The calm of the freeway lets me explore the M760i’s infotainment system, iDrive 5.0 in BMW nomenclature. The dashboard LCD is actually a touchscreen, but using the dial and buttons on the console comes easy enough that I don’t feel like stretching forward. I note that BMW simplified the main menu, cutting it down to six icons from eight previously.
The M760i’s maps looks good, showing 3D-rendered buildings in the city and topography in the country. I’m happy with its quick, one-box online destination search and note the plethora of third-party apps that sit at the ready to help me. I could pore through Yelp listings to find a good restaurant, then dig through the parking listings, which show the number of available spaces in garages.
For audio options, the M760i gives me online streaming media, USB ports, Bluetooth streaming, HD radio, satellite radio and even 20 gigabytes of onboard space if I wanted to take the time to load a bunch of music.
The M760i supports, but not . Luckily, I use an iPhone so can take advantage of this feature. Even better, I get to experience the miracle of wireless Apple CarPlay, as the M760i supports it over Bluetooth. Only BMW has this capability currently, as all other automakers require you to plug into the USB port. A two hour drive drains my iPhone 6S battery by half.
Comfortable cruising is all fine and good, but this BMW has an M in its name, not to mention the massive power from its V12. I take it up to an appropriately twisty mountain road, and take advantage of the M760i’s ready acceleration to pass slower traffic before the fun stuff starts.
With drive mode and shifter set to Sport, the engine keeps the power up as I take the turns. But I quickly find that the M760i’s adaptive suspension refuses to firm up enough to hold it flat. Even with rear-wheel-steering, the M760i doesn’t feel nimble. I get the tires squealing in the turns, but the handling technology doesn’t altogether mitigate the size of this sedan.
Frankly, I’m a little disappointed, and have to remind myself that there is no such thing as an M7, just this M Sport Edition of the 7-Series. However, I can take some heart in that, even given the EPA fuel economy of 13 mpg city and 20 mpg highway, I manage an average of 18.3 mpg, even with some brutally slow city traffic.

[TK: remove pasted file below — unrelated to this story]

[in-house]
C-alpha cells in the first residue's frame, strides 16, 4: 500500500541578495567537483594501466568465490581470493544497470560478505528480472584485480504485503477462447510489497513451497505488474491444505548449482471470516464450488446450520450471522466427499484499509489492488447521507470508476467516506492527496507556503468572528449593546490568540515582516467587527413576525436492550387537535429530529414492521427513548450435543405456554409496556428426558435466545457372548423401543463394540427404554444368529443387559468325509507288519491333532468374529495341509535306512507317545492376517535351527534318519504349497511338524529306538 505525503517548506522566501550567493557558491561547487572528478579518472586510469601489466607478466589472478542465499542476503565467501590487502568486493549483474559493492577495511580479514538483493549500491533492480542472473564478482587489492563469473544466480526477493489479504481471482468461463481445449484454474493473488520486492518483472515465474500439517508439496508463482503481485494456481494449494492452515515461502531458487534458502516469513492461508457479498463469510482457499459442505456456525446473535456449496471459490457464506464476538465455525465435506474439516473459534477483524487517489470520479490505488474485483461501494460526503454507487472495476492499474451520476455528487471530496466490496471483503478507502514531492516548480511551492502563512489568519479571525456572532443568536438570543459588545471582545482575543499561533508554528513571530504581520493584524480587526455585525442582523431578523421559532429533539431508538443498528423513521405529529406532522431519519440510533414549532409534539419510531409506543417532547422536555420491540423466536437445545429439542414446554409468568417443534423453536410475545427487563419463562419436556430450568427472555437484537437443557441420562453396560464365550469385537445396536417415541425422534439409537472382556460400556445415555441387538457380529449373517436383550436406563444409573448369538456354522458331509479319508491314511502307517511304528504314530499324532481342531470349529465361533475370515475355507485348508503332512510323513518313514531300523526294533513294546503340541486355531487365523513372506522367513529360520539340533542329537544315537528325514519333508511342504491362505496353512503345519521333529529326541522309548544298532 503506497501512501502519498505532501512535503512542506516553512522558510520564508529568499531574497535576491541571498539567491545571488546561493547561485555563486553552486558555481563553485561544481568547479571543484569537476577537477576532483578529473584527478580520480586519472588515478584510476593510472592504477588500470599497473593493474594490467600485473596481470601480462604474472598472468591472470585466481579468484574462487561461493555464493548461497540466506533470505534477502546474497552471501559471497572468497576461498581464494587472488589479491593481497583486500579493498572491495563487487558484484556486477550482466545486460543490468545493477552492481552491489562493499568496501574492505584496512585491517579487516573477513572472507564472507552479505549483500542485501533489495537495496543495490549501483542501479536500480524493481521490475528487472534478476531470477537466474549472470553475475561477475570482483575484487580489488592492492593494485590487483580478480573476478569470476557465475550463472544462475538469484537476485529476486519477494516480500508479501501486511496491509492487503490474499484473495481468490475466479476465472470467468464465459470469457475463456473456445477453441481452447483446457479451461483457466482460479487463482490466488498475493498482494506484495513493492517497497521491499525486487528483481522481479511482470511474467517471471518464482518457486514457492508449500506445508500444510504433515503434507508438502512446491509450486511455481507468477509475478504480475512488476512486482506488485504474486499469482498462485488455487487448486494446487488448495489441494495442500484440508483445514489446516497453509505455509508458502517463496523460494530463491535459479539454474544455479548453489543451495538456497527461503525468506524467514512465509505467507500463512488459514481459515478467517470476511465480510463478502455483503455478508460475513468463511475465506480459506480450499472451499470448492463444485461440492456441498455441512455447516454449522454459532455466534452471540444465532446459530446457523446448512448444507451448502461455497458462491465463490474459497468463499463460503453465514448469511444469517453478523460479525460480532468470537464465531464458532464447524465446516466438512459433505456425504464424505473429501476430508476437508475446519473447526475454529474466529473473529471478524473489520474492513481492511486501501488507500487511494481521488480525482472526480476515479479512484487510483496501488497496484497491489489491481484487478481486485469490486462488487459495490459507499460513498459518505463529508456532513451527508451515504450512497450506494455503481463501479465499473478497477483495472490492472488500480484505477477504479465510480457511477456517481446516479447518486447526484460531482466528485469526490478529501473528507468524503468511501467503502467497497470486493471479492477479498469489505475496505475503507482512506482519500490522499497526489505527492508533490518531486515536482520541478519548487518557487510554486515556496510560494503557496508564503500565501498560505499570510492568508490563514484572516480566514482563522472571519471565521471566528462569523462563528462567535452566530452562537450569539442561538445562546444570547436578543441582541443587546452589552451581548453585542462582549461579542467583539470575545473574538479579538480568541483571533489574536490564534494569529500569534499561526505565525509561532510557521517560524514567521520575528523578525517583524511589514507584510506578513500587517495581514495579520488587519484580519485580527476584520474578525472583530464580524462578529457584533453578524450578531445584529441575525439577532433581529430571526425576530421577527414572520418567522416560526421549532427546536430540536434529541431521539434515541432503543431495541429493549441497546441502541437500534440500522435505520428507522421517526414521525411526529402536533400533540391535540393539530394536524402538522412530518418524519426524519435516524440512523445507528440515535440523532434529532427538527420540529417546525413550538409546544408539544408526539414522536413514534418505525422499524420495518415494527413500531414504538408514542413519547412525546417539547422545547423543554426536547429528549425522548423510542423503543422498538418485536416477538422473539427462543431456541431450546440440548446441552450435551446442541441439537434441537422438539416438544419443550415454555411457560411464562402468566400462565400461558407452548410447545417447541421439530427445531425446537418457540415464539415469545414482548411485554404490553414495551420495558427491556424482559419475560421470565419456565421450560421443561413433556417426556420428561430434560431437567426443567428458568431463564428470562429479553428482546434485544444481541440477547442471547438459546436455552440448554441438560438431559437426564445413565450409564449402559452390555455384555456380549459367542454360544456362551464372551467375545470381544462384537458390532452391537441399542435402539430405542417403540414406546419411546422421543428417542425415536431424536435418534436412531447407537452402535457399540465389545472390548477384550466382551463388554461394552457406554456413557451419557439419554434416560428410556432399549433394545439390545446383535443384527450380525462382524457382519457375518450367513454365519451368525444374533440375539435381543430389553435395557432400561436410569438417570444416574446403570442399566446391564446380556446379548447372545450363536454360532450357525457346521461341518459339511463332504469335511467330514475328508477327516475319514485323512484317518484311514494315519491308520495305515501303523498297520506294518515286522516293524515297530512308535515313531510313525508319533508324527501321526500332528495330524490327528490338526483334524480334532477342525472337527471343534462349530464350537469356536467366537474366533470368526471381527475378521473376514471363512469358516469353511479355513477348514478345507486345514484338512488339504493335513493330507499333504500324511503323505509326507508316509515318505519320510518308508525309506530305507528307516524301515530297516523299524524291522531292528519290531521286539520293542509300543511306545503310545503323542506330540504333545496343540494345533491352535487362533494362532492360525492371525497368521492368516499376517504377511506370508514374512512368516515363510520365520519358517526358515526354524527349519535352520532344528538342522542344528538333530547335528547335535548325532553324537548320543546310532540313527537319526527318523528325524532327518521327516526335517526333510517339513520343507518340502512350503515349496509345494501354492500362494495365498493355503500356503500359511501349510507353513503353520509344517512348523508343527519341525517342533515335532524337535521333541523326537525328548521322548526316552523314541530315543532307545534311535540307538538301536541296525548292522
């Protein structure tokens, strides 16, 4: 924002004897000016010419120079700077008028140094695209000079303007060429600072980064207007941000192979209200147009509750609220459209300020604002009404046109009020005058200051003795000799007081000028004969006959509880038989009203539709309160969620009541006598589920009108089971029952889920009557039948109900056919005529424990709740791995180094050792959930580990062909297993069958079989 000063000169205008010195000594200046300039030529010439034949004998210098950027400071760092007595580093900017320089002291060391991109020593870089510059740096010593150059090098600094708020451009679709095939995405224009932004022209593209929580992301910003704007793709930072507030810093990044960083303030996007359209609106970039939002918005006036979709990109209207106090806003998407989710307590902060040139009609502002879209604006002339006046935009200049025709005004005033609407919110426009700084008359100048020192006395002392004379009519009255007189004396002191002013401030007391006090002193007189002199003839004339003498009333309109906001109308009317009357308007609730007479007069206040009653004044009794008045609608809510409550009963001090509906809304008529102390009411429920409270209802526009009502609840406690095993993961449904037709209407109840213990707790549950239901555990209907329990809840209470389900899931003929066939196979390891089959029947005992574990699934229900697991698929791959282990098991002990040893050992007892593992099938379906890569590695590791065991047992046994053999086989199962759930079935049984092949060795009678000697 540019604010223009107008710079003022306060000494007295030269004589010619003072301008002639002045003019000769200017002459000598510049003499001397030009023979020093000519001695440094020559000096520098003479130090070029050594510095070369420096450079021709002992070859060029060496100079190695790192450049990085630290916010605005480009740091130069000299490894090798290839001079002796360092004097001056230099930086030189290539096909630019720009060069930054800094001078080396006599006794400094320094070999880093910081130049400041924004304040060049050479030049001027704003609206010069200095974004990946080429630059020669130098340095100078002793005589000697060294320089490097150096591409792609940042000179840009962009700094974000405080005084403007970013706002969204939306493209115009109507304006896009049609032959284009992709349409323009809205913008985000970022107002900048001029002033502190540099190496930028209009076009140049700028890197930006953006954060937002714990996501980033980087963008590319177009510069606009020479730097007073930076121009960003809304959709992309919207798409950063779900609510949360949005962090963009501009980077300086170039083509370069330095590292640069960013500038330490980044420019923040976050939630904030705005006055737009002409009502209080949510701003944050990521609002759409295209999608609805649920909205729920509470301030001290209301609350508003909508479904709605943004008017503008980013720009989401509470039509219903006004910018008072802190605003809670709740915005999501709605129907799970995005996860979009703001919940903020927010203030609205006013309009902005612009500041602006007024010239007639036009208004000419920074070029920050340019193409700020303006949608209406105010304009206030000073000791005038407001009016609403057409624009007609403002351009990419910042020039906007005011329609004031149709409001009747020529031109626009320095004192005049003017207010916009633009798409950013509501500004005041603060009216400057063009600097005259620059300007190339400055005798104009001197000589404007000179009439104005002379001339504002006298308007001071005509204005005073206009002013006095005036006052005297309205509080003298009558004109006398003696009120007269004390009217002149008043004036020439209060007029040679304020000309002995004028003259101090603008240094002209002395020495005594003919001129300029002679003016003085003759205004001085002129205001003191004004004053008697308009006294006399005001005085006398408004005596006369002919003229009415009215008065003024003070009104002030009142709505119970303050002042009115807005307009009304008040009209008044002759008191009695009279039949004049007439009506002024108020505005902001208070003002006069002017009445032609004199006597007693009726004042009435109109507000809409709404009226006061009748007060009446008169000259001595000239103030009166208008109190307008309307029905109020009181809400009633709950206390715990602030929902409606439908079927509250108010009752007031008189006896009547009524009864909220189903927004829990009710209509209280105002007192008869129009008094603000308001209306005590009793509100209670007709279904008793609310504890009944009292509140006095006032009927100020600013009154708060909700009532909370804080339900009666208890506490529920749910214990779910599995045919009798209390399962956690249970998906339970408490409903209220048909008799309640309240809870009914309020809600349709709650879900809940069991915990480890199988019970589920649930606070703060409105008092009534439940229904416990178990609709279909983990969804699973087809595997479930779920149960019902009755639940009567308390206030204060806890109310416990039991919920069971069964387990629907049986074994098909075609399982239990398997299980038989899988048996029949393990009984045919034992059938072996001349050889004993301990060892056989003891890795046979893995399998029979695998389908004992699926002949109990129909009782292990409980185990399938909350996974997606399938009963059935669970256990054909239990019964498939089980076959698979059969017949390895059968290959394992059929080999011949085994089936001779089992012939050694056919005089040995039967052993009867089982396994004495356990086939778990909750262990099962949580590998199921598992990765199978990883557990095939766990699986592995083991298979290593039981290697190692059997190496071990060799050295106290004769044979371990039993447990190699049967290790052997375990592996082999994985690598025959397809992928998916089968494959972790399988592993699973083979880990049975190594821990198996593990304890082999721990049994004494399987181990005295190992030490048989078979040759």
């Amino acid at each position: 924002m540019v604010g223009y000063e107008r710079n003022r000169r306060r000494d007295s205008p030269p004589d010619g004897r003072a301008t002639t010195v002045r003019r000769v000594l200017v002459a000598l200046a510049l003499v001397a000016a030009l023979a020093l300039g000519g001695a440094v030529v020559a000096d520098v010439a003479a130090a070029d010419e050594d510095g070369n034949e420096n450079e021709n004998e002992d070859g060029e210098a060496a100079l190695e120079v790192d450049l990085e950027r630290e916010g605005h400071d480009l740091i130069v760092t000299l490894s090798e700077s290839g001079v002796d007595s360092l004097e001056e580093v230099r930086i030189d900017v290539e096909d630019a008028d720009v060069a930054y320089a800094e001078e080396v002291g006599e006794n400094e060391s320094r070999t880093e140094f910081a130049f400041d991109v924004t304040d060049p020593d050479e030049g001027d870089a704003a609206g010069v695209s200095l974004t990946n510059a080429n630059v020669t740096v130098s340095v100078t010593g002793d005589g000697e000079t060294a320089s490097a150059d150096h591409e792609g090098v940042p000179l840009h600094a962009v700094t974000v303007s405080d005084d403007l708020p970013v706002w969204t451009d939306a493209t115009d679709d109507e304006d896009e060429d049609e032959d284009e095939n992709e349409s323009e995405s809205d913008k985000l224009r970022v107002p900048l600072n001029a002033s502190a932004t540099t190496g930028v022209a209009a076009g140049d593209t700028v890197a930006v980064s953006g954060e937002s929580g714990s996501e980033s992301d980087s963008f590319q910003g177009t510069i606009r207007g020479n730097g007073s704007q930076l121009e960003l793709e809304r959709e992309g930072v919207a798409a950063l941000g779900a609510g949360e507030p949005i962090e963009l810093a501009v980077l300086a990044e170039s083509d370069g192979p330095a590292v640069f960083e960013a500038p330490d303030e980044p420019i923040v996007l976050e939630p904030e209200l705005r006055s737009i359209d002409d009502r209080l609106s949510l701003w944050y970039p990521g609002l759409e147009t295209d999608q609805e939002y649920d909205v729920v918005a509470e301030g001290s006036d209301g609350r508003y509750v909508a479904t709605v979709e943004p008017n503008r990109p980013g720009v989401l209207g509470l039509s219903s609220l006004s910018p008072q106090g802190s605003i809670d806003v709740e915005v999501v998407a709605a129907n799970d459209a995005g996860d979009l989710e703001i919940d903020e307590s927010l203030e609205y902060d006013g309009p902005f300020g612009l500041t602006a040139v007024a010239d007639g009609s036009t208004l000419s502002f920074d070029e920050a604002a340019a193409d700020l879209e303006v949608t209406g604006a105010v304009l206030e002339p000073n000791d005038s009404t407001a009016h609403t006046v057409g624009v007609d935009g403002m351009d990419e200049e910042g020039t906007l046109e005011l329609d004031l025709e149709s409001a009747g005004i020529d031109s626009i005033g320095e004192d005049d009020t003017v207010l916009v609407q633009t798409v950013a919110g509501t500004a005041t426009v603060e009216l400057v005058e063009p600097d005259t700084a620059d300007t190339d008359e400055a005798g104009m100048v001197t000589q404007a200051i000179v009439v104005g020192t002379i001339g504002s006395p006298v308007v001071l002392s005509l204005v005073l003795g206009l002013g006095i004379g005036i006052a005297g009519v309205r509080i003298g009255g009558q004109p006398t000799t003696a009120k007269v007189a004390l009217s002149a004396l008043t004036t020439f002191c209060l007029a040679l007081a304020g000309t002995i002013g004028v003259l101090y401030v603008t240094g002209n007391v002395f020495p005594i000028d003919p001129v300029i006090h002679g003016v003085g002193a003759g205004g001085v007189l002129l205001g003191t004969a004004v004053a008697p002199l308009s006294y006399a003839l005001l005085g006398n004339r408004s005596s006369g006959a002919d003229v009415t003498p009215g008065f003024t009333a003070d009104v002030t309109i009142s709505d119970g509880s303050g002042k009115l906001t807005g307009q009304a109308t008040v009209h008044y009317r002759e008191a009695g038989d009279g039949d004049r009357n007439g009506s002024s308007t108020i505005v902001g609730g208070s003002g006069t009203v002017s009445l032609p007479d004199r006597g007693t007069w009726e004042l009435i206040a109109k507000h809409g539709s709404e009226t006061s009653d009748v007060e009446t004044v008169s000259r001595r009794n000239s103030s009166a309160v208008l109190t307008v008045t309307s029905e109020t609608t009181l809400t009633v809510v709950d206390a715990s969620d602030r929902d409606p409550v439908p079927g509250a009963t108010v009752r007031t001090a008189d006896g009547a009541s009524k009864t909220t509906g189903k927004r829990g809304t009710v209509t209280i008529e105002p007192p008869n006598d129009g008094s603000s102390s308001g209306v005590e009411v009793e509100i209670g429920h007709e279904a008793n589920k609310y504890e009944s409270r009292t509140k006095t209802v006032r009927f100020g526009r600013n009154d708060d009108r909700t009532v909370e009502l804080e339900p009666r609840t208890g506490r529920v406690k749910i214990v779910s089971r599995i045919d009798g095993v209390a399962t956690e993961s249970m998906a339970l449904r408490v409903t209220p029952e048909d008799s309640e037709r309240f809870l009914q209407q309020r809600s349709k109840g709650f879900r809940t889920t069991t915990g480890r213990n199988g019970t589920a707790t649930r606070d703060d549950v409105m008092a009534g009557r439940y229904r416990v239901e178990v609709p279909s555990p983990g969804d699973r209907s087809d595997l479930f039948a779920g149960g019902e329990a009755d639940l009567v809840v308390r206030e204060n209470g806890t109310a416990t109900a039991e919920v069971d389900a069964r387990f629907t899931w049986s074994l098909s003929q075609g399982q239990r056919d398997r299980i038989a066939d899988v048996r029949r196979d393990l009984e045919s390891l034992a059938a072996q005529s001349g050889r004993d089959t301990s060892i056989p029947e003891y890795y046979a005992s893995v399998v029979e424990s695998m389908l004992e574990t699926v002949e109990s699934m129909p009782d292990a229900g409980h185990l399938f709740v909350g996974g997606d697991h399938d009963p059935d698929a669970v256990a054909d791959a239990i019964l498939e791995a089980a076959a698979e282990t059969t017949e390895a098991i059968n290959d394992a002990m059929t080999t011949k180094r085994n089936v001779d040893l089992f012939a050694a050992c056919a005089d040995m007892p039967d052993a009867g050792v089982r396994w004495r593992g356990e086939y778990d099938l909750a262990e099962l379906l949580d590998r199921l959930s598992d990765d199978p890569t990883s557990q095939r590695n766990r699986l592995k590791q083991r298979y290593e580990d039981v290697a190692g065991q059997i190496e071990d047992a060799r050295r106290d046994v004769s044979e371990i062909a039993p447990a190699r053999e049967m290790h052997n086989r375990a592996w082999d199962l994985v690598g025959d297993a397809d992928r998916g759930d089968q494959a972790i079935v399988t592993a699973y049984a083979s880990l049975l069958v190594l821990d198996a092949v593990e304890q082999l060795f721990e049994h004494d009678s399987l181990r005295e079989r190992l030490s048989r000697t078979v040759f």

Despite the 2017 BMW M760i not being quite an M level car for sport driving, it still handles well. However, it really shines during the long, freeway cruise, where its comfortable ride will deliver you to your destination fully relaxed. Beyond the driving characteristics, the M760i carries an impressive technology load. I was thoroughly pleased with its displays, including the head-up display.
The new iDrive proved easier to use than previous versions, while still offering loads of useful features both connected and onboard. Wireless Apple CarPlay adds a little icing on this Bavarian cake.
Faced with its arch-competitor, the Mercedes-Benz S-Class, it’s an extremely hard choice between the two. The S-Class also delivers an extremely comfortable, relaxing ride. In BMW’s favor, I find its connected features more seamlessly integrated with the infotainment system. Sometime next year, both of these big sedans will have to contend with the new Audi A8 and Lexus LS 500. The A8 in particular will bring to bear Audi’s Virtual Cockpit technology and new driver assist features which put it well on the road towards self-driving.
When it comes to optioning the 2017 BMW M760i, that Cashmere and Merino package makes for a nice cabin, but I would likely be content with the standard Nappa leather. The Driving Assistance Plus package, at $1,700, is a bargain, as it brings in adaptive cruise control and lane keeping features that can nearly drive the car itself, especially in stop-and-go traffic. The Luxury Rear Seating package, at $1,800, is also cheap, but only makes sense if you plan on carting people around on the regular. As a music lover, I would add the Bowers & Wilkins audio system — pricey at $3,400 but probably worth it. All told, with the car’s base price of $153,800, destination fee of $995, and Gas Guzzler Tax of $1,700, we’re looking at $161,595.
To be honest, I would be more interested in the BMW 740e iPerformance, the plug-in hybrid version of the 7-Series. It’s available with most of the same equipment, but bases at $90,700. Although down to 322 horsepower, it achieves 64 mpg equivalent in EPA testing. Or consider the, a slightly different take on the 7-Series with a V8 engine.